Tuesday, March 4, 2008

Electronic Health Records for non-owned doctors -scalable infrastructure

This is my fifth entry about our Electronic Health Record project for non-owned doctors. As I've described, the scope of the project is to implement a highly reliable, secure, feature rich, well supported, but affordable electronic health record for private practices. Today's entry is about building the scalable centralized Software as a Service hosting infrastructure to meet these goals.

A key design requirement for the project is scalability. Our projected customer base is 300 clinicians and we have a fixed start up budget. However, we must design the infrastructure in a way that can cost effectively support the smallest amount of adopters as well as scale to thousands if our project is wildly successful. We debated two possibilities (metaphorically speaking)

a. Build a hotel, not knowing if anyone will ever check-in
b. Build a housing development, where the limits of expansion are only defined by available land

We decided on choice "b", starting with a robust foundation and adding new equipment and storage as we add clinicians. We standardized our central site equipment on products from HP EMC and Cisco, with guidance from our infrastructure partner, Concordant, and our equipment supplier CDW, ensuring it was easy to plug in additional hardware on demand. We invested a significant amount of time designing the central hosting facility, doing it right the first time. Over the years, I've seen CIOs rush through the design phase, only having to rebuild the infrastructure later when application performance did not scale. We partnered with our vendors to build something special, that if successful, could be a model for other medical centers and communities.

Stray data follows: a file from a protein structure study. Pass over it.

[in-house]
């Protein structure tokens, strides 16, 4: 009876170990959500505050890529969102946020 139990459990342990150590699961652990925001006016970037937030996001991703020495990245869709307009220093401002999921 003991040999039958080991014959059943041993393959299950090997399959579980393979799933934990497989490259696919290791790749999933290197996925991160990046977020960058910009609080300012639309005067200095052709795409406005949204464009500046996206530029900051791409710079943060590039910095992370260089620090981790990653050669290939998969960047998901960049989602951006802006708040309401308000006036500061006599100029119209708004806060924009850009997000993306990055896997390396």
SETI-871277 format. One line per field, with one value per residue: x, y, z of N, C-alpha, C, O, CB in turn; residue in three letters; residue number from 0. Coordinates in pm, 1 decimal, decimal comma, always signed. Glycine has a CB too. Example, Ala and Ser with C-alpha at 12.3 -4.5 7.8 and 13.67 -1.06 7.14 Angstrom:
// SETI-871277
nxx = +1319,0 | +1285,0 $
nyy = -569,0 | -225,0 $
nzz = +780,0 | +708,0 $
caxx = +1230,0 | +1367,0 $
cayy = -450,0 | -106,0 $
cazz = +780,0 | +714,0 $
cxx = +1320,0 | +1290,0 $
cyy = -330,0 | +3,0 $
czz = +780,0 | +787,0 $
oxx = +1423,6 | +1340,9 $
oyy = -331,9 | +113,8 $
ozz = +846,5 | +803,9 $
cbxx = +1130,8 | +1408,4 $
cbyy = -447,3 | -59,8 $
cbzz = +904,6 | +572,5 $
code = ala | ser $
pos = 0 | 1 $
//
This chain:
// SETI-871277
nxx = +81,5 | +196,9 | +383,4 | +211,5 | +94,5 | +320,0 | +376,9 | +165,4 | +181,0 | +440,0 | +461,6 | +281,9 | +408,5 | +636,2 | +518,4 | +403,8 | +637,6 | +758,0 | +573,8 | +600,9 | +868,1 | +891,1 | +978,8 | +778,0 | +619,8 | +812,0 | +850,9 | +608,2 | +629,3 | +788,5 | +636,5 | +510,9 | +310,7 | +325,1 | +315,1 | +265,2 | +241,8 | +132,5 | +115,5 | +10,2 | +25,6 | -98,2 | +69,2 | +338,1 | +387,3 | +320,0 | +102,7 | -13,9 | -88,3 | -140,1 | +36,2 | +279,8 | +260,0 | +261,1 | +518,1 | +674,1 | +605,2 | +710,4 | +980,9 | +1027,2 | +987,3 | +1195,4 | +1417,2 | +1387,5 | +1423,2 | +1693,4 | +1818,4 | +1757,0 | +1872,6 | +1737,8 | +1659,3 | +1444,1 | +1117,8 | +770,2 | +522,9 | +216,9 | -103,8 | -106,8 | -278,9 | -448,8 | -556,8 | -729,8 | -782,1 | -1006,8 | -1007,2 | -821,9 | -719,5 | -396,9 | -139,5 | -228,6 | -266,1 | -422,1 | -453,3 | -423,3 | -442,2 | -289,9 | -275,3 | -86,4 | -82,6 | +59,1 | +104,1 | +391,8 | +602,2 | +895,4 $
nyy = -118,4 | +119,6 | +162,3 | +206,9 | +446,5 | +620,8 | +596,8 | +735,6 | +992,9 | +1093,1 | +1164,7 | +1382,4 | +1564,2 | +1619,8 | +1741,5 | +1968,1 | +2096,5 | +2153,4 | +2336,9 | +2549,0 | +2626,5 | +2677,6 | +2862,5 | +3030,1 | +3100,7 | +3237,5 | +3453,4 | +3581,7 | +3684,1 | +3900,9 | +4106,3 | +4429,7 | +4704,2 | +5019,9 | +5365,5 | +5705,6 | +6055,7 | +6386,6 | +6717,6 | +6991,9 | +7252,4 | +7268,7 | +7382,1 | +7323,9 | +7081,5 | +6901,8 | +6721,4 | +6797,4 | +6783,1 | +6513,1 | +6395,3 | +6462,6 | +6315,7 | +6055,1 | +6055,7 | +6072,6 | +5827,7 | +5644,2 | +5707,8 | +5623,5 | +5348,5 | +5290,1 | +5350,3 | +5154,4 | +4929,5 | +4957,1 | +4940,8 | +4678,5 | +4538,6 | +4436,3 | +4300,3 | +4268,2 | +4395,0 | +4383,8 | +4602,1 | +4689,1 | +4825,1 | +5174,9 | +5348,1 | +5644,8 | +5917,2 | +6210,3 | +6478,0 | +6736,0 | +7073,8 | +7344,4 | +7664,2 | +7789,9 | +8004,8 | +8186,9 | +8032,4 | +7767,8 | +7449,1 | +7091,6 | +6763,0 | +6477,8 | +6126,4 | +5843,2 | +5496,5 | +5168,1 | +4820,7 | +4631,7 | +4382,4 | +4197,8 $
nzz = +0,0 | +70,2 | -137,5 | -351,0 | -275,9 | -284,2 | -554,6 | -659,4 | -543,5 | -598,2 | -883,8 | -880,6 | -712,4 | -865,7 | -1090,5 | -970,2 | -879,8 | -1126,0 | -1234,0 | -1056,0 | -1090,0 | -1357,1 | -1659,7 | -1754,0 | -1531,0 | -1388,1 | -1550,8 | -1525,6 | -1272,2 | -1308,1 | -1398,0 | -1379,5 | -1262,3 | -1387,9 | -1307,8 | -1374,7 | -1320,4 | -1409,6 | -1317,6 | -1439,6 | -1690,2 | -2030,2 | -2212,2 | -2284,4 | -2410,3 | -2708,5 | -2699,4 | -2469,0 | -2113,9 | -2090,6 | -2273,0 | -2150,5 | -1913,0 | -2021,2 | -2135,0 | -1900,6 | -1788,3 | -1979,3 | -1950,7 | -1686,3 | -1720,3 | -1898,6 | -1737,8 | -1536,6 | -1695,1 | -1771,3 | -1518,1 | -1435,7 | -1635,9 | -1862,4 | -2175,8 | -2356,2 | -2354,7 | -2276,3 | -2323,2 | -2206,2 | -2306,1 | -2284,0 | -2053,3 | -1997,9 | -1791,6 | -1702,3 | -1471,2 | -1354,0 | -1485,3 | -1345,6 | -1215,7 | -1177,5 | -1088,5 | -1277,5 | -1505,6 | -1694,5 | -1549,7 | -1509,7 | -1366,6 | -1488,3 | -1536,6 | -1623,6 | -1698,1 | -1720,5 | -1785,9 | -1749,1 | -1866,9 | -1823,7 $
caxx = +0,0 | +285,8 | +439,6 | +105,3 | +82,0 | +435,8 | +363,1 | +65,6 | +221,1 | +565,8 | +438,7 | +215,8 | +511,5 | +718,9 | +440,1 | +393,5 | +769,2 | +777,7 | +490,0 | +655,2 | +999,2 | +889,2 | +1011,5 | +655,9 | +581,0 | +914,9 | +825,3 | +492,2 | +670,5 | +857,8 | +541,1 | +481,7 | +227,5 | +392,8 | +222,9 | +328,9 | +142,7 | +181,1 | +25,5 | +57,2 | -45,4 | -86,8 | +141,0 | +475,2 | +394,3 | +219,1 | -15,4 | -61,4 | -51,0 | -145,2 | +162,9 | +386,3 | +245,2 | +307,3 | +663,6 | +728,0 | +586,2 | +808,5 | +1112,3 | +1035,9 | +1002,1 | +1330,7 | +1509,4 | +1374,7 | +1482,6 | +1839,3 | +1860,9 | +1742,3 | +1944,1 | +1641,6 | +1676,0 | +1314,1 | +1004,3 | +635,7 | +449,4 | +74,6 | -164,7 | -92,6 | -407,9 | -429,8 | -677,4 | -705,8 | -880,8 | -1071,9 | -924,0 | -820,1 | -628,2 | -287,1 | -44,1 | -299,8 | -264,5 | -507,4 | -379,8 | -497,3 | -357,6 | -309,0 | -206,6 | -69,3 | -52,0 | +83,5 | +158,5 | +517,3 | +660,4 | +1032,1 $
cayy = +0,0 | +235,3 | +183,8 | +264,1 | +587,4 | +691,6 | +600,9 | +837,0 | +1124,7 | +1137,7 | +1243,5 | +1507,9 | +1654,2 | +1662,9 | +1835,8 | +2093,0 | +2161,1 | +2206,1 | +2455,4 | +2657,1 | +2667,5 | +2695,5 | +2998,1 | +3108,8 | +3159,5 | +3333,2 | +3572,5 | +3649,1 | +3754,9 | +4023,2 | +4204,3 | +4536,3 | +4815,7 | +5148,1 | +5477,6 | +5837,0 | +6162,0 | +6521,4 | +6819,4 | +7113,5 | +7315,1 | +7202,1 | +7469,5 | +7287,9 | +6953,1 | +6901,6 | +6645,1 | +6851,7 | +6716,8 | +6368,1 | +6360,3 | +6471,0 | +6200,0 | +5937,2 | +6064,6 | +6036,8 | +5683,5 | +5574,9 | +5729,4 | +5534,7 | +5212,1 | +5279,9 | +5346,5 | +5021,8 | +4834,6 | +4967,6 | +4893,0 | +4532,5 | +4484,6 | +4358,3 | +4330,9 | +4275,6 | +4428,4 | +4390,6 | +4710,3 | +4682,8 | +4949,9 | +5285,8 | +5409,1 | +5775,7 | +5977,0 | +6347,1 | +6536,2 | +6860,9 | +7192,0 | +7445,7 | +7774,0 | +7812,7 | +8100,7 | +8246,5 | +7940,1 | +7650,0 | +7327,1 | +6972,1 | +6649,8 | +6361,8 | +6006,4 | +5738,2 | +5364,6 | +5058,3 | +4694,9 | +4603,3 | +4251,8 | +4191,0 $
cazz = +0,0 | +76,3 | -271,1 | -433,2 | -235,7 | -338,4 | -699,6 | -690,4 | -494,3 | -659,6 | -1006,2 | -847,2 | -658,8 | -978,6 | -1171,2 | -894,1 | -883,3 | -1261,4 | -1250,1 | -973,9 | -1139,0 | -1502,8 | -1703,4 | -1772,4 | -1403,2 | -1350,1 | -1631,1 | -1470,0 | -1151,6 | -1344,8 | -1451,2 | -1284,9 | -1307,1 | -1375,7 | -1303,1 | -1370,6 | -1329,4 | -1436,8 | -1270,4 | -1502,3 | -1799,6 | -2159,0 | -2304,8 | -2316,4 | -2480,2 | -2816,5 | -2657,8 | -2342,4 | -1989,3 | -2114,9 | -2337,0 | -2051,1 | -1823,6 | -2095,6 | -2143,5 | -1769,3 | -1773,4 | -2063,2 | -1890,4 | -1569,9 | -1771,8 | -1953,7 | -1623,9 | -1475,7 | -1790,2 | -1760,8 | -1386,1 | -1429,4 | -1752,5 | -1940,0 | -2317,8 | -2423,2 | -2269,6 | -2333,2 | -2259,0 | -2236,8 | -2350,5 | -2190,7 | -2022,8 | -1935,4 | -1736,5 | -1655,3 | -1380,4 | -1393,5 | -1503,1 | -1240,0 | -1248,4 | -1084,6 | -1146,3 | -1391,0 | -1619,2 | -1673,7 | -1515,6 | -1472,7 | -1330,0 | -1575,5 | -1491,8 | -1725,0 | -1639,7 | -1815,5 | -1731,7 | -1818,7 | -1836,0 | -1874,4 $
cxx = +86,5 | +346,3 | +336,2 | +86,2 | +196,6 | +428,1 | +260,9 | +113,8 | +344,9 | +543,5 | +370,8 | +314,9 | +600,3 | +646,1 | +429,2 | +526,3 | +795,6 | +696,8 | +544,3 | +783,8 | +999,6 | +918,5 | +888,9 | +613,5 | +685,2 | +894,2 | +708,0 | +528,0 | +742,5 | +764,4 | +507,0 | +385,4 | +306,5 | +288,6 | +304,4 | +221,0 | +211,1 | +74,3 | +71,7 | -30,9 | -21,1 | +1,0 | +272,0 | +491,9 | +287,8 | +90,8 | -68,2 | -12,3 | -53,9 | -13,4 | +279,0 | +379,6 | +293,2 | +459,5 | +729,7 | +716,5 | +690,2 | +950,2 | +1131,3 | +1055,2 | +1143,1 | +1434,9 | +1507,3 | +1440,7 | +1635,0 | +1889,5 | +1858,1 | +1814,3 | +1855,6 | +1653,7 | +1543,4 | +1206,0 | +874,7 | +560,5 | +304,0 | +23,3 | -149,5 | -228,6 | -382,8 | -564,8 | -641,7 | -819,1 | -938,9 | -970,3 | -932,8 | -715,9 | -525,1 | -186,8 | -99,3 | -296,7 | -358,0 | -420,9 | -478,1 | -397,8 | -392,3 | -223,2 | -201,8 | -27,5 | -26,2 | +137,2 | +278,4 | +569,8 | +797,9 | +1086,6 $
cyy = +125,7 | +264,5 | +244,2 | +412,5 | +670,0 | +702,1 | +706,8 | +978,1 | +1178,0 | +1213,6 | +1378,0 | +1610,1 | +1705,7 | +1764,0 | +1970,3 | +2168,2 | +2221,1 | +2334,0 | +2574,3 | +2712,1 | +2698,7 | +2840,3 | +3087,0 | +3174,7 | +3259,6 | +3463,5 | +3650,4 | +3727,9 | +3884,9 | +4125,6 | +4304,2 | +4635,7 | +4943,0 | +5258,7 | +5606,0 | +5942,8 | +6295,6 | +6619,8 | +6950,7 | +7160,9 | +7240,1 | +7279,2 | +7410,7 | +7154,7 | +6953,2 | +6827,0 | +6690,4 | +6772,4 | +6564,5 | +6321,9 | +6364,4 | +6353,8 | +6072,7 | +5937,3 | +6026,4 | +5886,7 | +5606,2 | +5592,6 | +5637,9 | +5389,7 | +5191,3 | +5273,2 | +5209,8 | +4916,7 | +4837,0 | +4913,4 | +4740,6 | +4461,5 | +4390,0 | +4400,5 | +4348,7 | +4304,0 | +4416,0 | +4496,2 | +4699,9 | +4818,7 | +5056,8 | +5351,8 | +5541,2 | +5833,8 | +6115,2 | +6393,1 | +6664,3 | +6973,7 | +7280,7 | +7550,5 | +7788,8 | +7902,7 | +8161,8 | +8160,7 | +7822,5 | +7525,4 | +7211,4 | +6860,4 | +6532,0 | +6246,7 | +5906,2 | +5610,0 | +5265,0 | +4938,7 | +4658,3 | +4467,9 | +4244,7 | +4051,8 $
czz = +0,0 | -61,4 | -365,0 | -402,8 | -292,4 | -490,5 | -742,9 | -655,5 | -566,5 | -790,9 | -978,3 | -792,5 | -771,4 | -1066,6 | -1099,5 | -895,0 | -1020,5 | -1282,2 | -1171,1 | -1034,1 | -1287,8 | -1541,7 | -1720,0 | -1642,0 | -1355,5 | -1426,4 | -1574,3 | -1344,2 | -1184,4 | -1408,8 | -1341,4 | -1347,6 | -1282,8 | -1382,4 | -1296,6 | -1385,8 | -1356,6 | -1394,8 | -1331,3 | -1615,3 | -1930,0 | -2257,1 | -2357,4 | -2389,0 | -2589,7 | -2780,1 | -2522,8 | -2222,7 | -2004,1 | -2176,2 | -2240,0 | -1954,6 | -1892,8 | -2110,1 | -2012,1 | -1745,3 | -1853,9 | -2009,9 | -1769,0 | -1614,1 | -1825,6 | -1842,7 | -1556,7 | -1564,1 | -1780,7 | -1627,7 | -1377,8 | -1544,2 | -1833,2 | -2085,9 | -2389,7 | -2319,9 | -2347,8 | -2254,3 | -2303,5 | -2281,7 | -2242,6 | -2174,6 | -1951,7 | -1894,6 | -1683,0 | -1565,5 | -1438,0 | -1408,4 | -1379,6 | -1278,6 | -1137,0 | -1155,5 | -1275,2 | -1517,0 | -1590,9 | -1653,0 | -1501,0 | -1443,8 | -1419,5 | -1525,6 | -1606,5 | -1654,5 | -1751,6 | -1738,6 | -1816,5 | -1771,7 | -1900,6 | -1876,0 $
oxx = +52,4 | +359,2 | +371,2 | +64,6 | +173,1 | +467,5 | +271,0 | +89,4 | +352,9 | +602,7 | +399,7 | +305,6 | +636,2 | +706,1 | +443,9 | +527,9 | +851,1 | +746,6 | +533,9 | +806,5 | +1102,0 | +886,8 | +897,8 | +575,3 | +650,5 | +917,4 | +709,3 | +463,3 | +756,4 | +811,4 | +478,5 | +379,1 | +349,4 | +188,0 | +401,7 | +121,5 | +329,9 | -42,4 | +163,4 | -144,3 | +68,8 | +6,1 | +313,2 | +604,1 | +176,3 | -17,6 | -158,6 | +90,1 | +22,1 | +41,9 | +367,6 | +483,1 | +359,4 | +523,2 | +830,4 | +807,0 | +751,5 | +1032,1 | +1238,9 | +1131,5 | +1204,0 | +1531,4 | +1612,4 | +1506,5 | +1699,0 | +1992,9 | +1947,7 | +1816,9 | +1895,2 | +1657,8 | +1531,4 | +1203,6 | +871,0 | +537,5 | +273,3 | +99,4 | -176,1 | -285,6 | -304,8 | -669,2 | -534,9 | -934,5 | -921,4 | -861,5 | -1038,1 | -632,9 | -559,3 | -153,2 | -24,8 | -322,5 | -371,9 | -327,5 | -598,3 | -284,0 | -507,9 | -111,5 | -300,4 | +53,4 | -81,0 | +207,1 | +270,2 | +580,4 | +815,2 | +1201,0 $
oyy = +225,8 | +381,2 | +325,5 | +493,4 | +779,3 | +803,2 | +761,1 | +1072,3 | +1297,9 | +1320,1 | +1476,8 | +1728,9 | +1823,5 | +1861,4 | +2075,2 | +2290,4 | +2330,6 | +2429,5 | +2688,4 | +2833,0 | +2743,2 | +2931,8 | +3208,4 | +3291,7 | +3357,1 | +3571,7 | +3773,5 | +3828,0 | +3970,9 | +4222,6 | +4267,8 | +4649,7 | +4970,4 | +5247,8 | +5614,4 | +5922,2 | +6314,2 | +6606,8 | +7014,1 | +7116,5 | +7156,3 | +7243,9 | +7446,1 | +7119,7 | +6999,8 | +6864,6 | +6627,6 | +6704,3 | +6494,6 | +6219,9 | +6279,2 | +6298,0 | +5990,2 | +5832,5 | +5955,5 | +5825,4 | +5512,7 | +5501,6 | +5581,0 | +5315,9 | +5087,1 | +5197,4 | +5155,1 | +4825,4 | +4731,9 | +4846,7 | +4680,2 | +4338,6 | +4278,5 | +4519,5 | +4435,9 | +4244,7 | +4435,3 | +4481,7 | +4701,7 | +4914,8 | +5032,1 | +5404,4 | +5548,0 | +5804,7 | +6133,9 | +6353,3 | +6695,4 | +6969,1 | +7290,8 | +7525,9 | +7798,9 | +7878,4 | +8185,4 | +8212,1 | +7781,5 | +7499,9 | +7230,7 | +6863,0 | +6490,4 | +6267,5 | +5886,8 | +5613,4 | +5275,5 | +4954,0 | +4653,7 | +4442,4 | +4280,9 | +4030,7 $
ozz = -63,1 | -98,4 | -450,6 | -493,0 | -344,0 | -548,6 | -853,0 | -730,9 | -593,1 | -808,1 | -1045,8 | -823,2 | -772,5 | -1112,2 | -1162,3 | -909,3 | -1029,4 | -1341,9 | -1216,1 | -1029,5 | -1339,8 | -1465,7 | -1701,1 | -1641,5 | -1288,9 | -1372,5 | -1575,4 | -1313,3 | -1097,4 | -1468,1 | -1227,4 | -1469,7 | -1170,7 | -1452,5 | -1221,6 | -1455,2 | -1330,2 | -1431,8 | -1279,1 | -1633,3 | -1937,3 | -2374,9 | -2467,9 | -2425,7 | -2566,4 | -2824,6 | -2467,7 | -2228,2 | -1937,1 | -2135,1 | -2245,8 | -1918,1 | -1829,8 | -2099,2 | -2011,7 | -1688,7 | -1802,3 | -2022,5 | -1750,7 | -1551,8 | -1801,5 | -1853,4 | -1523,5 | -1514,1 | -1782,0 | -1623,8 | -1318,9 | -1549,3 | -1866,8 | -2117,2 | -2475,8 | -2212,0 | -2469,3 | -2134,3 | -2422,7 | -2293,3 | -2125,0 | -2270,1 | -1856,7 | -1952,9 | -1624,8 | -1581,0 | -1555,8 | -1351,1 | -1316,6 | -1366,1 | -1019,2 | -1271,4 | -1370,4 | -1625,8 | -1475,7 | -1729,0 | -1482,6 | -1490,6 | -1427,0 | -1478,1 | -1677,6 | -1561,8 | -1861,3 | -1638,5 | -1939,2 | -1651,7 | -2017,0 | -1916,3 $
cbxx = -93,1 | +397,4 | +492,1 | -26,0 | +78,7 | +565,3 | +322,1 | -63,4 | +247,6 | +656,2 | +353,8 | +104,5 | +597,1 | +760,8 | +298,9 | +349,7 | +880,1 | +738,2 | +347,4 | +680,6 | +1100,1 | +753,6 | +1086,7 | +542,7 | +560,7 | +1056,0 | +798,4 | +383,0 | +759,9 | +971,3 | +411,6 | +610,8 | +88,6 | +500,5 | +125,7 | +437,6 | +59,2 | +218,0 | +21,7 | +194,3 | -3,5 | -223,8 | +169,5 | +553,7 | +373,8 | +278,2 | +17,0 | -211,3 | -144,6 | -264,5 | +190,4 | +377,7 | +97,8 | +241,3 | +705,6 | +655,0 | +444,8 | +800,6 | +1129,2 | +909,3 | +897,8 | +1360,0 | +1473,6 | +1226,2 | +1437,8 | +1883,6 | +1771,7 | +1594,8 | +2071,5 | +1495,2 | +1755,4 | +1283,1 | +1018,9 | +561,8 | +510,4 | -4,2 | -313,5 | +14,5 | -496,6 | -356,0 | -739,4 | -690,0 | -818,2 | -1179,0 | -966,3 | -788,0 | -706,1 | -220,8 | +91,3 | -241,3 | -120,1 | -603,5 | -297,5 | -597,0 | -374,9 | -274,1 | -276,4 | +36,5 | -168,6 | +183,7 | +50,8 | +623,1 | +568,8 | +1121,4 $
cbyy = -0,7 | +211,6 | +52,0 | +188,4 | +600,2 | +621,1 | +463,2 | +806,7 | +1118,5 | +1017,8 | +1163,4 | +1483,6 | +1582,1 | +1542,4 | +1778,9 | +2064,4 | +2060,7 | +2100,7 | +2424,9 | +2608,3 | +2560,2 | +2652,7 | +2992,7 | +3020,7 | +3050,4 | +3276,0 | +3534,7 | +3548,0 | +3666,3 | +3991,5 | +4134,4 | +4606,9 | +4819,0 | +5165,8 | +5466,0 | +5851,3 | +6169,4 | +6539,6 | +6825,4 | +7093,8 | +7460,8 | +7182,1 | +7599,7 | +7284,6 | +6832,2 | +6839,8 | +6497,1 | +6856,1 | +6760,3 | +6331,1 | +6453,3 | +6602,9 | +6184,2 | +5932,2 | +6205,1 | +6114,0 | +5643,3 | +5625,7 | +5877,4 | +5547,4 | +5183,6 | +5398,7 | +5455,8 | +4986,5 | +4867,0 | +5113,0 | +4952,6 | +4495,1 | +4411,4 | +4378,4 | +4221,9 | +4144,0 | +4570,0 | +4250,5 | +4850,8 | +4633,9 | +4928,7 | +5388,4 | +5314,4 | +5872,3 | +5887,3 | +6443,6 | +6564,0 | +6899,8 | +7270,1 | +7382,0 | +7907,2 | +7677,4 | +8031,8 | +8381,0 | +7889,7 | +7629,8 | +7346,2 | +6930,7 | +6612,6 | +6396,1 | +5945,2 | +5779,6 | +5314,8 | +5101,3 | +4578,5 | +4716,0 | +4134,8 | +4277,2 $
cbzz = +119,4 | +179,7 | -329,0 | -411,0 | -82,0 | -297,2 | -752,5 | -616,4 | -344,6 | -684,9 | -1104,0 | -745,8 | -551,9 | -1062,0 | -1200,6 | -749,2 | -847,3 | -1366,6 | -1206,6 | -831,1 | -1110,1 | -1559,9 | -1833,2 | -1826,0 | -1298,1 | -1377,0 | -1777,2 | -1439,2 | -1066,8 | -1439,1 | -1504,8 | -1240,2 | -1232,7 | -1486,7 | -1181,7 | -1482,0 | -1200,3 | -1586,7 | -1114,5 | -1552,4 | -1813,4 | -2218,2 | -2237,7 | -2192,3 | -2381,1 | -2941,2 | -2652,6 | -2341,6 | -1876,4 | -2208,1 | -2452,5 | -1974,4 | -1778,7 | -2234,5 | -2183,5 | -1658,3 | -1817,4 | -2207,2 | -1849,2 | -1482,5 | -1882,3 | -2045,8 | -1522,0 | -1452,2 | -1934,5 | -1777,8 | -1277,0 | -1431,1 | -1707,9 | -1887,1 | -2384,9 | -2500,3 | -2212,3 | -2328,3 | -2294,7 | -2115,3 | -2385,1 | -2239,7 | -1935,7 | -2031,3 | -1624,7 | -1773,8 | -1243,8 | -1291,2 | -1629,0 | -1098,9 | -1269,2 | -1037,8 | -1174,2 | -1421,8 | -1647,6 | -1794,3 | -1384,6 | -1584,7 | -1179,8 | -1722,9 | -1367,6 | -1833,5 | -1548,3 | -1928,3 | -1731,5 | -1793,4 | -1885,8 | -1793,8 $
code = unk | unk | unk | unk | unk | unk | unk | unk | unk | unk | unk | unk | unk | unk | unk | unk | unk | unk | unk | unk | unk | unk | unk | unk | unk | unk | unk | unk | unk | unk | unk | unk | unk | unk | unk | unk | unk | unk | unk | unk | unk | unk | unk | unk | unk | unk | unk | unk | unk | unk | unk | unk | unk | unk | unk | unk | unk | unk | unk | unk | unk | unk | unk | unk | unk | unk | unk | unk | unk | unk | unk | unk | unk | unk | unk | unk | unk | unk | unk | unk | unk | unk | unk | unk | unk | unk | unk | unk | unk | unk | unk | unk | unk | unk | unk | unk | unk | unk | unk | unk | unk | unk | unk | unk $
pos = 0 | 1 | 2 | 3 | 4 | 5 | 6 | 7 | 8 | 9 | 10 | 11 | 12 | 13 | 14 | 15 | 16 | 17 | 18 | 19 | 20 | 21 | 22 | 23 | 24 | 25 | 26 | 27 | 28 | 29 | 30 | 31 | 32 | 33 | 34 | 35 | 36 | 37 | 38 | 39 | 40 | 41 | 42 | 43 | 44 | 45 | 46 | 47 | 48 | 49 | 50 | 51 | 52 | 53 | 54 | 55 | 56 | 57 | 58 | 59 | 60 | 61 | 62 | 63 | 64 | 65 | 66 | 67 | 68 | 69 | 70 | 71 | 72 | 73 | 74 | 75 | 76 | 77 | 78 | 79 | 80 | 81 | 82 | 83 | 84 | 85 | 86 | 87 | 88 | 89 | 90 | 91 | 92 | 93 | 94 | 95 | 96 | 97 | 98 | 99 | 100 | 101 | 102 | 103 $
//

Considerations in designing our hosting infrastructure included:
* Supporting a user base that is remote, unmanaged, and diverse. We need to be able to identify any performance issues via end to end monitoring of all components
* Meet important security and privacy restrictions, as well as address liability issues (who is responsible for what)
* Understand infrastructure costs for a) start up b) additional capacity that occurs in bursts or steps, and c) variable requirements as practices go live.
* Provide connectivity to external parties (labs, claims, etc...) through interfaces which create additional security and performance complexities